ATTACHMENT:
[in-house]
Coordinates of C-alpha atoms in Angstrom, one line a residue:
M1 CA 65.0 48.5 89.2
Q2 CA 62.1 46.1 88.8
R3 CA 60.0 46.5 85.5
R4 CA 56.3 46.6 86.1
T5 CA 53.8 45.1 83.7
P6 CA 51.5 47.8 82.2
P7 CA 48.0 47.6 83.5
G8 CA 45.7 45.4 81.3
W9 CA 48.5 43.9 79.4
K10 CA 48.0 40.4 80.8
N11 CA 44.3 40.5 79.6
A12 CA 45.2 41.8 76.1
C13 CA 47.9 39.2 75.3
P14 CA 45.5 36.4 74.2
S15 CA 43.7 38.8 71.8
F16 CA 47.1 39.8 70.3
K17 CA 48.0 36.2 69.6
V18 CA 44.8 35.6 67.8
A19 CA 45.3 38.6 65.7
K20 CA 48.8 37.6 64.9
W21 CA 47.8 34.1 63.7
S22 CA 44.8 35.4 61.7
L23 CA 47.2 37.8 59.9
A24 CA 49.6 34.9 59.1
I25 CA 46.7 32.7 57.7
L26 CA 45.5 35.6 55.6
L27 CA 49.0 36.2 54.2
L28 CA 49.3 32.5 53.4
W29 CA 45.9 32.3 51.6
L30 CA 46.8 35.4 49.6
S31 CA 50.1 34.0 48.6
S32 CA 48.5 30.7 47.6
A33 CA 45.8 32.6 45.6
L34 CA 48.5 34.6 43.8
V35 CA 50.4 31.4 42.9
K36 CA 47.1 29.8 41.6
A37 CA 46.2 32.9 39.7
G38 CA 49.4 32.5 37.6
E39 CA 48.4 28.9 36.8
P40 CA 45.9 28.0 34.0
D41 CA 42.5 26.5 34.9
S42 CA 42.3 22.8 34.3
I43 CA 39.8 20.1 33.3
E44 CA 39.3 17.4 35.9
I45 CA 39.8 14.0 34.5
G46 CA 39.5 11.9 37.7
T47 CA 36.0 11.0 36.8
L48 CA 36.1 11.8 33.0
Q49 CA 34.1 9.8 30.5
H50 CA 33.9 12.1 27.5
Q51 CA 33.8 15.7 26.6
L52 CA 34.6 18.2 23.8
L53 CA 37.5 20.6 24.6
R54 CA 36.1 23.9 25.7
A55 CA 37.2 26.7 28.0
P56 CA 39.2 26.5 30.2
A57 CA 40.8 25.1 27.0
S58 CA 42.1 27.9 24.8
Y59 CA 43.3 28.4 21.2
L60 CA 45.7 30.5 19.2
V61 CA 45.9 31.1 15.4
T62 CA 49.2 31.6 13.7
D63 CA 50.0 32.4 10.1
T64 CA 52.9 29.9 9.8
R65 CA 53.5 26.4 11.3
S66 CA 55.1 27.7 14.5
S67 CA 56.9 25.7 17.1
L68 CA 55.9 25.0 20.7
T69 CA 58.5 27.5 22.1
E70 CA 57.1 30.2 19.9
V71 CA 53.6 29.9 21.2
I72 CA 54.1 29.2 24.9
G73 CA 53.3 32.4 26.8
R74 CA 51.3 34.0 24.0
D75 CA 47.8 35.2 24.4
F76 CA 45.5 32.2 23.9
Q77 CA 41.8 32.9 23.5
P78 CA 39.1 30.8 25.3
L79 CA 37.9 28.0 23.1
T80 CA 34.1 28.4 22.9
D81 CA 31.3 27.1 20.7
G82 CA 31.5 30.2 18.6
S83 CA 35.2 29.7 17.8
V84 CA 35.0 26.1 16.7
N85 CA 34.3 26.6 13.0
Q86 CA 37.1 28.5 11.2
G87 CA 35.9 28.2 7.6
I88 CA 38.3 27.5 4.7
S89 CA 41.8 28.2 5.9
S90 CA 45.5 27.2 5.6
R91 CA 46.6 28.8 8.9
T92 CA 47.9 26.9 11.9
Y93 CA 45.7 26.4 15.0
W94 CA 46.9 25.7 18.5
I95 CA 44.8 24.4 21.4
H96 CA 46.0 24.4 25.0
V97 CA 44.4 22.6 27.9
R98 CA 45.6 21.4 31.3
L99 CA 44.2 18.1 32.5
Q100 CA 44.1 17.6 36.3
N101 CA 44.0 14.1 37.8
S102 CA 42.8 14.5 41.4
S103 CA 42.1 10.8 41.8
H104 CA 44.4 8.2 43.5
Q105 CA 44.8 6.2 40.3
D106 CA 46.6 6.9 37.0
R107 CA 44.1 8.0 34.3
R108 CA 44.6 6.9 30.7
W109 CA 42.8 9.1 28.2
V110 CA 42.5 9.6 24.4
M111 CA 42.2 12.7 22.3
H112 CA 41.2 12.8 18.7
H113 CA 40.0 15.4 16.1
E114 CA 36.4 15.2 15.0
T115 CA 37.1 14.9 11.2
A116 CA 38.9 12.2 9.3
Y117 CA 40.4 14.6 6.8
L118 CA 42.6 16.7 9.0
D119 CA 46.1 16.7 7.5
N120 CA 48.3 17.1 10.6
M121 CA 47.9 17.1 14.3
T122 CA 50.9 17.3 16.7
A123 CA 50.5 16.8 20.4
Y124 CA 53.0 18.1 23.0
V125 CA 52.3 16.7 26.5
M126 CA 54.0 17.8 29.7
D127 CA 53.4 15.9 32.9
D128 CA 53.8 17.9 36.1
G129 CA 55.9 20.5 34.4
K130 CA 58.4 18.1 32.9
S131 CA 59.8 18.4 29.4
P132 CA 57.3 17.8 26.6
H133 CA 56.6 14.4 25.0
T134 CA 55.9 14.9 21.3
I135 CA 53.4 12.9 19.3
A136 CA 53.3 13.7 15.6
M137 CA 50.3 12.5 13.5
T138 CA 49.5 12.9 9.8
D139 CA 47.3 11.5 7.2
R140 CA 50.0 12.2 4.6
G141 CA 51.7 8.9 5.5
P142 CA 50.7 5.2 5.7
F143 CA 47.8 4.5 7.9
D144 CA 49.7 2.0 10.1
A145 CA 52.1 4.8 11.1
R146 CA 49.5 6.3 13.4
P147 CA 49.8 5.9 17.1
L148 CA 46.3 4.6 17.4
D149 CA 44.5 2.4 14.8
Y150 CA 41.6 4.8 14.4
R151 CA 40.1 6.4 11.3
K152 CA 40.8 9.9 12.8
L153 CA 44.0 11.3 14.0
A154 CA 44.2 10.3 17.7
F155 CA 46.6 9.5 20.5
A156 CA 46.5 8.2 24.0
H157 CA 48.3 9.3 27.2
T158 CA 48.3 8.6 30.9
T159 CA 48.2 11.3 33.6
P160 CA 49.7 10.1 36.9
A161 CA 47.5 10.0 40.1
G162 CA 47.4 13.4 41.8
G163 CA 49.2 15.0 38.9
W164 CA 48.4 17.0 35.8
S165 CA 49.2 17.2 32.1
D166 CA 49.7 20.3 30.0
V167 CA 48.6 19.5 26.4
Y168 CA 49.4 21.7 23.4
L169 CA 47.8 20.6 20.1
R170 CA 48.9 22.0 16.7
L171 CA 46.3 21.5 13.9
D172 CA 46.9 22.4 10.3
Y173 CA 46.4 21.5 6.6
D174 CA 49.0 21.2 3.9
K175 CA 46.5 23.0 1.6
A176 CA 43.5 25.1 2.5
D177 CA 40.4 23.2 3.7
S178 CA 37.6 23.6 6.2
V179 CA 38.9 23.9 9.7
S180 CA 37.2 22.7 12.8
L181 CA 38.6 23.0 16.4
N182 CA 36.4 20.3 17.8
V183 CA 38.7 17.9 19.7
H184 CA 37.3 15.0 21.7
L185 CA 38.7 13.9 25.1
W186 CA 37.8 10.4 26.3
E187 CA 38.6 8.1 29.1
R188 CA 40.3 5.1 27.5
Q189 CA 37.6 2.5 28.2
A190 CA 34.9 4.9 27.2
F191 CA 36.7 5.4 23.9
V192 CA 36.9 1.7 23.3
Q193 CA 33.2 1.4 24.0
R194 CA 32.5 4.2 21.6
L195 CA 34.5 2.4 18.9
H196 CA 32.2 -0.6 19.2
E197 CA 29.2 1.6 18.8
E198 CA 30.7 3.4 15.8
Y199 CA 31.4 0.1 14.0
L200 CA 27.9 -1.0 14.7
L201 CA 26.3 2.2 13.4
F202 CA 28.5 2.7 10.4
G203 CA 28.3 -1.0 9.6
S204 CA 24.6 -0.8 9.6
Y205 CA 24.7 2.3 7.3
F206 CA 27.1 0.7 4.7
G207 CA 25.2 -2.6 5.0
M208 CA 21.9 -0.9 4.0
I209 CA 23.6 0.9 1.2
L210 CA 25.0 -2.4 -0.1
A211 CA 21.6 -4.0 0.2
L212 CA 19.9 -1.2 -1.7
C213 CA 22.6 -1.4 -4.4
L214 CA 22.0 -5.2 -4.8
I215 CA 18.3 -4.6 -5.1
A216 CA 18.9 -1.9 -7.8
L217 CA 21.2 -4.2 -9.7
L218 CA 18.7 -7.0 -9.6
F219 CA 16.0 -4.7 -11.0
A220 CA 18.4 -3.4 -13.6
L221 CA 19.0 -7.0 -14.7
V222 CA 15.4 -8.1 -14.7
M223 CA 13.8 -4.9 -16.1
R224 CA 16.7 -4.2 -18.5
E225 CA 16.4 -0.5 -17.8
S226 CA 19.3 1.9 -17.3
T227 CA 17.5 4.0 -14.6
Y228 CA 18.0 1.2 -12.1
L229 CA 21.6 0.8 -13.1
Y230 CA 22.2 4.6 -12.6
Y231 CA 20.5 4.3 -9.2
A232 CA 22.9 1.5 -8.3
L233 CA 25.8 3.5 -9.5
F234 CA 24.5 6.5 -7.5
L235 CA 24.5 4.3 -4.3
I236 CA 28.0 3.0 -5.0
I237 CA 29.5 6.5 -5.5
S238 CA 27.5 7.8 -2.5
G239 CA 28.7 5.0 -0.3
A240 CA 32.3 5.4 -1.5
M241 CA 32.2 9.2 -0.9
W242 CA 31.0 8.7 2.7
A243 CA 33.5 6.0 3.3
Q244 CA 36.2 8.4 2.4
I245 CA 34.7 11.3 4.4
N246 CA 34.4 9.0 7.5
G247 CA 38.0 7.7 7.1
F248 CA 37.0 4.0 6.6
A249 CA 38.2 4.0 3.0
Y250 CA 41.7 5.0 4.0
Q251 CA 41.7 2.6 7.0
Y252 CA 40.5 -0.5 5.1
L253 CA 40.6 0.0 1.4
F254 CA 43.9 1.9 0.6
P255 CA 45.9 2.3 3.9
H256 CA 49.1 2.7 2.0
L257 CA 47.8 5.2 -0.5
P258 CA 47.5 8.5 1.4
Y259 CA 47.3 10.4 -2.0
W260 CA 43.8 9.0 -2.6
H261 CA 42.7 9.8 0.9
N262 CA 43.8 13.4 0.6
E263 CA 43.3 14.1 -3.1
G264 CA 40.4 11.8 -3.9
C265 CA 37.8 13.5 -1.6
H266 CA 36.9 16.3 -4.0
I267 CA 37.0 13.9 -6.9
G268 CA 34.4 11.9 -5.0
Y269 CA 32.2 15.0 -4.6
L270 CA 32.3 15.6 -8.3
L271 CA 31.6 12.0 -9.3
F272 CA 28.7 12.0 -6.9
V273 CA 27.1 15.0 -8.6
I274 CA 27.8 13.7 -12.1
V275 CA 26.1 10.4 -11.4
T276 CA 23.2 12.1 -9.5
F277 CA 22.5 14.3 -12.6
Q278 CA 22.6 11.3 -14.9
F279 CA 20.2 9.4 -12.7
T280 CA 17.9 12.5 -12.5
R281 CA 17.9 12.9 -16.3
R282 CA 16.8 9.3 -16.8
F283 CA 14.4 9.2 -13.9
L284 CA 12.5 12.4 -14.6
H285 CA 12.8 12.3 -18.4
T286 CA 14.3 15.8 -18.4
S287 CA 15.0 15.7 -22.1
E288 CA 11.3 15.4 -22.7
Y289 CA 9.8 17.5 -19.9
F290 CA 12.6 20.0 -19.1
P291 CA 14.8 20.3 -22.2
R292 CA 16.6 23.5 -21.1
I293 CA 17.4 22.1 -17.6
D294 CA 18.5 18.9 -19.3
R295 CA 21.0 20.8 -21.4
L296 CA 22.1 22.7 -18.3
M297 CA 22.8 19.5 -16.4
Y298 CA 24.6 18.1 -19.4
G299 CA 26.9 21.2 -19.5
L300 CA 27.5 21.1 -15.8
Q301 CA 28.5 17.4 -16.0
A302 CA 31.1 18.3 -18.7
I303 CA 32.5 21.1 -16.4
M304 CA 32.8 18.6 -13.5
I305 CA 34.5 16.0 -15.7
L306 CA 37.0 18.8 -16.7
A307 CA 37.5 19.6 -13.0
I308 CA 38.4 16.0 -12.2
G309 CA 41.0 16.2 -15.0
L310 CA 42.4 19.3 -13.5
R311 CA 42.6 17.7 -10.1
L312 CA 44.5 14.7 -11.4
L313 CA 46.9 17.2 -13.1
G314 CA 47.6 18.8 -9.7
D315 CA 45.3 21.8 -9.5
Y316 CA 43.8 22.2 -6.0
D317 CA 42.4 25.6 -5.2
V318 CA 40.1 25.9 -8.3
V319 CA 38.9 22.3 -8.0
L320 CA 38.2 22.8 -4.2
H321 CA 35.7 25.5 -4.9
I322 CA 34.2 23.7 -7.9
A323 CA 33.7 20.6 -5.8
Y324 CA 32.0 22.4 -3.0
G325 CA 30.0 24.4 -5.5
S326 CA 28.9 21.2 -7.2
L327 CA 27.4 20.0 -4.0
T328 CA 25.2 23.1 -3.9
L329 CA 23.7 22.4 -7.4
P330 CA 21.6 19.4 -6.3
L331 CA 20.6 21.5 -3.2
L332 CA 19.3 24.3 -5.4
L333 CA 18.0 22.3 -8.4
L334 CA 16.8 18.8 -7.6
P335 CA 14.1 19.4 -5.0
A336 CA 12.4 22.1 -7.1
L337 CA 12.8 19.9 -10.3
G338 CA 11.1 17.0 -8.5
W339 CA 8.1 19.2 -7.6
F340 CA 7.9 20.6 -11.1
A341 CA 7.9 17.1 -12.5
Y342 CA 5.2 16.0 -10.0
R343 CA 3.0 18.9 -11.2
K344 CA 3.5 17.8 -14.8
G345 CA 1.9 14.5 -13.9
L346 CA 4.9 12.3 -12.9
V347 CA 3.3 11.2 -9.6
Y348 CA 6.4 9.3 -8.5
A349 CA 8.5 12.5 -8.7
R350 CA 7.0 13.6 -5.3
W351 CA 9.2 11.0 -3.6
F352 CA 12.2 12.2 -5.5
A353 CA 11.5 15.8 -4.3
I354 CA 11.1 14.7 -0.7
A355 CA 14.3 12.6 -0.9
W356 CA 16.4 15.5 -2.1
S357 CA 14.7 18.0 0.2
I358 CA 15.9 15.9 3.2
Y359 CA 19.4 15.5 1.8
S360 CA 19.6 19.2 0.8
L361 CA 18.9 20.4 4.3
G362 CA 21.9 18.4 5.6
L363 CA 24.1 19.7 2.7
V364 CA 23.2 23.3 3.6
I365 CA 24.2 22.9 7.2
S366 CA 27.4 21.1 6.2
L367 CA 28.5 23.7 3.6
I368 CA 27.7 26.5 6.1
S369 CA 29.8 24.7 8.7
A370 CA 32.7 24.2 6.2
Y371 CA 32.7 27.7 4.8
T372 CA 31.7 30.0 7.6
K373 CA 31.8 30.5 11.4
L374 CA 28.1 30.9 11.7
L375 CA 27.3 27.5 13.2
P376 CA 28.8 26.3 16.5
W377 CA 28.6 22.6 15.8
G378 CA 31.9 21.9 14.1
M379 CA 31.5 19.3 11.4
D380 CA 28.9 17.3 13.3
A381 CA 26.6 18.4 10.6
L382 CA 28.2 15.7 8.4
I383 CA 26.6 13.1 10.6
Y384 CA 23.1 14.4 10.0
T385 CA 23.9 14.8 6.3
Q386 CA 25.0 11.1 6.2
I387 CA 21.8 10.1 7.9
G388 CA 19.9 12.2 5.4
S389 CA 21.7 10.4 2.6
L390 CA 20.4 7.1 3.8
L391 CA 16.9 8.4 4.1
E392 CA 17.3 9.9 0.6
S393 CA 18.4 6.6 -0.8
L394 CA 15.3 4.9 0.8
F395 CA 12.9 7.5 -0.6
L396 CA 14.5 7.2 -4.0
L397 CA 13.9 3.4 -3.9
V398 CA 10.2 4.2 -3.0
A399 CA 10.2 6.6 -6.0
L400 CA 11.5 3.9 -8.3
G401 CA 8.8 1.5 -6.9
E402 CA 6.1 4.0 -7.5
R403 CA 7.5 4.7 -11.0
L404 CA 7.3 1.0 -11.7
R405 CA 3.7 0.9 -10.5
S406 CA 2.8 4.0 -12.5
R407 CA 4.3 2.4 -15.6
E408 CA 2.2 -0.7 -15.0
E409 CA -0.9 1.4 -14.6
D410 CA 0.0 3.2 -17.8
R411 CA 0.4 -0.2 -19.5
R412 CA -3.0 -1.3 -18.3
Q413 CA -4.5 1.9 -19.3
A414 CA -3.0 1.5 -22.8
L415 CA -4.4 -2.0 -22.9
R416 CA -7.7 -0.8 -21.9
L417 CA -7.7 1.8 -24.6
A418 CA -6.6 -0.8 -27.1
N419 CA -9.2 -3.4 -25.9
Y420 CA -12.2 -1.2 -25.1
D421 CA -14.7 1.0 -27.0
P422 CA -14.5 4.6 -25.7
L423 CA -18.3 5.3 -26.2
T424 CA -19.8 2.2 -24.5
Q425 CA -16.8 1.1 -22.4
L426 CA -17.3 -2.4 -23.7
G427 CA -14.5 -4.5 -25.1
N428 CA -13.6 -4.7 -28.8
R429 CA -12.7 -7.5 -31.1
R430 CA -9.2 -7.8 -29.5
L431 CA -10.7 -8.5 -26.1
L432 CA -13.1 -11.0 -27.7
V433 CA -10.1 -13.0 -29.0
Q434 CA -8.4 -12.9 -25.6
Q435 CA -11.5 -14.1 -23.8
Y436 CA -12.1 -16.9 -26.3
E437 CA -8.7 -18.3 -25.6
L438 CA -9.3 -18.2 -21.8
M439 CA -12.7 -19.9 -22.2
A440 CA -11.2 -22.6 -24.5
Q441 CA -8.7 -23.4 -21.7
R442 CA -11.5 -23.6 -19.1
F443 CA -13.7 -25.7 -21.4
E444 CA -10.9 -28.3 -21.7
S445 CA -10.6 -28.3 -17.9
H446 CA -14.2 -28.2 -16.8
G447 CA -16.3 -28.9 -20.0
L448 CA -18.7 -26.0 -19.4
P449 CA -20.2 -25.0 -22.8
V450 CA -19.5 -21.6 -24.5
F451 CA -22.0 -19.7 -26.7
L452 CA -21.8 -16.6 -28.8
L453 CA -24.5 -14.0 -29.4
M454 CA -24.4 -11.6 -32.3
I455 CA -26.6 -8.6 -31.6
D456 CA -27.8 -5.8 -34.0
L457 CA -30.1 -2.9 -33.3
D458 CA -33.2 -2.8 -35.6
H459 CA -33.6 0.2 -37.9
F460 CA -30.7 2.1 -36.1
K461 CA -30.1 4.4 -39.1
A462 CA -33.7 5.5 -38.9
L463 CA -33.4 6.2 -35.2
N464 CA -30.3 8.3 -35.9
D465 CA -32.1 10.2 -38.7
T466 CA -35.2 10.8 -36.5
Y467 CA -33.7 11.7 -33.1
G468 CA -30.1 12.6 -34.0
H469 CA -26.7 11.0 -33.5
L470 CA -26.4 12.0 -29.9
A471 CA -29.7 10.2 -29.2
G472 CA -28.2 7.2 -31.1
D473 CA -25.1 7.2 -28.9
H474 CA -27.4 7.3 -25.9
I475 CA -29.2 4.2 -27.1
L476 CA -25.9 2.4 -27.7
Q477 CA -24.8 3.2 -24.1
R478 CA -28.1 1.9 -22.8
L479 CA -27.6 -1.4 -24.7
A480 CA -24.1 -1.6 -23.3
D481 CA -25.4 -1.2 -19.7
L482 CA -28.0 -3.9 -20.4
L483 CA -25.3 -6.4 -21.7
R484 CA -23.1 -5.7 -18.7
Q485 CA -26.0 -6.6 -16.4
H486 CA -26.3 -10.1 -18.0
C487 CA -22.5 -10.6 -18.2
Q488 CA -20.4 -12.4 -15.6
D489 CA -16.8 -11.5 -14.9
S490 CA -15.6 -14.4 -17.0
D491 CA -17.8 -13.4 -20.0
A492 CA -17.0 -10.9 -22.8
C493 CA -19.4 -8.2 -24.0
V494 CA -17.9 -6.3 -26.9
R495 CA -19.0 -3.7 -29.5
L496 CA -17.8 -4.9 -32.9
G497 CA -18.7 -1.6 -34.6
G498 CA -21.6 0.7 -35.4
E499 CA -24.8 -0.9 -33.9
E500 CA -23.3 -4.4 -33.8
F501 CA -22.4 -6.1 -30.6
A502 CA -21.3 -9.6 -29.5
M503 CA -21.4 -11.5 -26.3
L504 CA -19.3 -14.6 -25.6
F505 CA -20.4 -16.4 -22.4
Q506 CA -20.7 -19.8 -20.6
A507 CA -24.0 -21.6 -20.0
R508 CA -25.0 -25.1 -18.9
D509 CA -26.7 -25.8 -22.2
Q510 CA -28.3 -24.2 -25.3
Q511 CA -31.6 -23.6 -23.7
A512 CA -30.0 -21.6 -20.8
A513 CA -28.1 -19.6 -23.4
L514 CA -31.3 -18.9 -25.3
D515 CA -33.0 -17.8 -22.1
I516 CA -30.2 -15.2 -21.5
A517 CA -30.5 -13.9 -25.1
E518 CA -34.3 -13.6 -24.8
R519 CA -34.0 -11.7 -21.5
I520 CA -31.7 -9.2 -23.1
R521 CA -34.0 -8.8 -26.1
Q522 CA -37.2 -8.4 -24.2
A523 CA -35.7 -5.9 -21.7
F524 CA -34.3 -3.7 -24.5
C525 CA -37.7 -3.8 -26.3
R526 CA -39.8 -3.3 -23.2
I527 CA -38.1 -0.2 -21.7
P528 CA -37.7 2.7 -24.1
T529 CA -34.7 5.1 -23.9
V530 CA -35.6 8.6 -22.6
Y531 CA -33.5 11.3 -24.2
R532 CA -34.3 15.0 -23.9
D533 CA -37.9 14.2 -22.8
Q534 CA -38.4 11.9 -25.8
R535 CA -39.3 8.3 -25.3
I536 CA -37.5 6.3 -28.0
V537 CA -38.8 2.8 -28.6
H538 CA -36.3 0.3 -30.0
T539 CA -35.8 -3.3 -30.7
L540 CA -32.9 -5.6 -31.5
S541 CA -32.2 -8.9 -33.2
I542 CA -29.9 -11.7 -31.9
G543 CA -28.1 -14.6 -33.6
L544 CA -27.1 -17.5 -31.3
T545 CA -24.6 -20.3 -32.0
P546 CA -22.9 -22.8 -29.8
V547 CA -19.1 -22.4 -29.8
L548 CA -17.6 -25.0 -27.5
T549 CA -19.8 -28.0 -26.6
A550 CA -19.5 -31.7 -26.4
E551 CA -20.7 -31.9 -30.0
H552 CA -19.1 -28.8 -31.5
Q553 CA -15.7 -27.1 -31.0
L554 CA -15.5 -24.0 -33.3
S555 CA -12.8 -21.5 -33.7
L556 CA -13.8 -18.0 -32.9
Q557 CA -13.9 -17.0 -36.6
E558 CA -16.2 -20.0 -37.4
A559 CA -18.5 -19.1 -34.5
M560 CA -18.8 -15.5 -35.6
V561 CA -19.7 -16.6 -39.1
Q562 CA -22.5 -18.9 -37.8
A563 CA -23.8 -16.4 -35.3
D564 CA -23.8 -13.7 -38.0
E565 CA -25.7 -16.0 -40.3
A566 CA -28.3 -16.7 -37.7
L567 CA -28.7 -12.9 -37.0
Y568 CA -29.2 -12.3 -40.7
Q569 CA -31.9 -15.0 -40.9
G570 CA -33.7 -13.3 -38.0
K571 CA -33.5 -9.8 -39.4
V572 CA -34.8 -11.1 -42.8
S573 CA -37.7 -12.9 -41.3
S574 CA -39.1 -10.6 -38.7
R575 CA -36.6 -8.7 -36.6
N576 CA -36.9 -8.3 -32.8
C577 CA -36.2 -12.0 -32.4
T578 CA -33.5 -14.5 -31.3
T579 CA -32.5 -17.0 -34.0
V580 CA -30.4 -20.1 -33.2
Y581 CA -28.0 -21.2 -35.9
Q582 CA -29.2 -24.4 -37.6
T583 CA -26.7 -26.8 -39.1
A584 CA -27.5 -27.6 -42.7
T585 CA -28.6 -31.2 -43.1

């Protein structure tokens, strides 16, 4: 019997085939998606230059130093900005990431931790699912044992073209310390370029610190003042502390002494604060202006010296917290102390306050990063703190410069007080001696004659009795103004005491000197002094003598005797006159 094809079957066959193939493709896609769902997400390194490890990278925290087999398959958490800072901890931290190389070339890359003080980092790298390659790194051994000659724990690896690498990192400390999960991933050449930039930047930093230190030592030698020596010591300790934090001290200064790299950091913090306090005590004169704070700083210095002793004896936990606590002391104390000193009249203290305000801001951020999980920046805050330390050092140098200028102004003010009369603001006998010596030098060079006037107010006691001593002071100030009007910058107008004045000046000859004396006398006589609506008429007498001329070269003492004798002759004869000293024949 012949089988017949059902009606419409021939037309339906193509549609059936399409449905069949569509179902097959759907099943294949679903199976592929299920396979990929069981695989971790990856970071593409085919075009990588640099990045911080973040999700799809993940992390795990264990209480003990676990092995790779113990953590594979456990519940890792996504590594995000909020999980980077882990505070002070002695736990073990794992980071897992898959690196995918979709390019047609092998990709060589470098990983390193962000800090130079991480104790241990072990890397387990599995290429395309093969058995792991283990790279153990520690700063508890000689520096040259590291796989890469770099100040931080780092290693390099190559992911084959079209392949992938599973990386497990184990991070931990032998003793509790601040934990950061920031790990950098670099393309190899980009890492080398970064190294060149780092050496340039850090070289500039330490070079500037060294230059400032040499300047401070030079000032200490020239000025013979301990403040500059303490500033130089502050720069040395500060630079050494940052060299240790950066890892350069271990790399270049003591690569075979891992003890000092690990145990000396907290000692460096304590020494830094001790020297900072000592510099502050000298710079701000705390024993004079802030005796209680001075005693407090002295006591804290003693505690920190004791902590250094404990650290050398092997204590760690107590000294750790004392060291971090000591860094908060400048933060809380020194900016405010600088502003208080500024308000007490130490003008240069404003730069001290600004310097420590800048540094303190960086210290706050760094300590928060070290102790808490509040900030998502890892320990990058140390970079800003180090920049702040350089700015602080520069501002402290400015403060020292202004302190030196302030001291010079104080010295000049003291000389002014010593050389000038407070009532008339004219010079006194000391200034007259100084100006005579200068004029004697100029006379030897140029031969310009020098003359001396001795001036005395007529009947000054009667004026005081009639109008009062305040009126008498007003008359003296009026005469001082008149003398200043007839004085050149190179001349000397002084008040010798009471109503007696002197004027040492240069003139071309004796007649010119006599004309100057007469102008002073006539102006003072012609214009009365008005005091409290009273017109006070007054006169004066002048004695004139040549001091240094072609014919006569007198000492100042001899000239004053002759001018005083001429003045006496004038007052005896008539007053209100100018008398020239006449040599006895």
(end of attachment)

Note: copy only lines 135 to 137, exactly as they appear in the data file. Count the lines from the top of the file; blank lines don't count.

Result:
H133 CA 56.6 14.4 25.0
T134 CA 55.9 14.9 21.3
I135 CA 53.4 12.9 19.3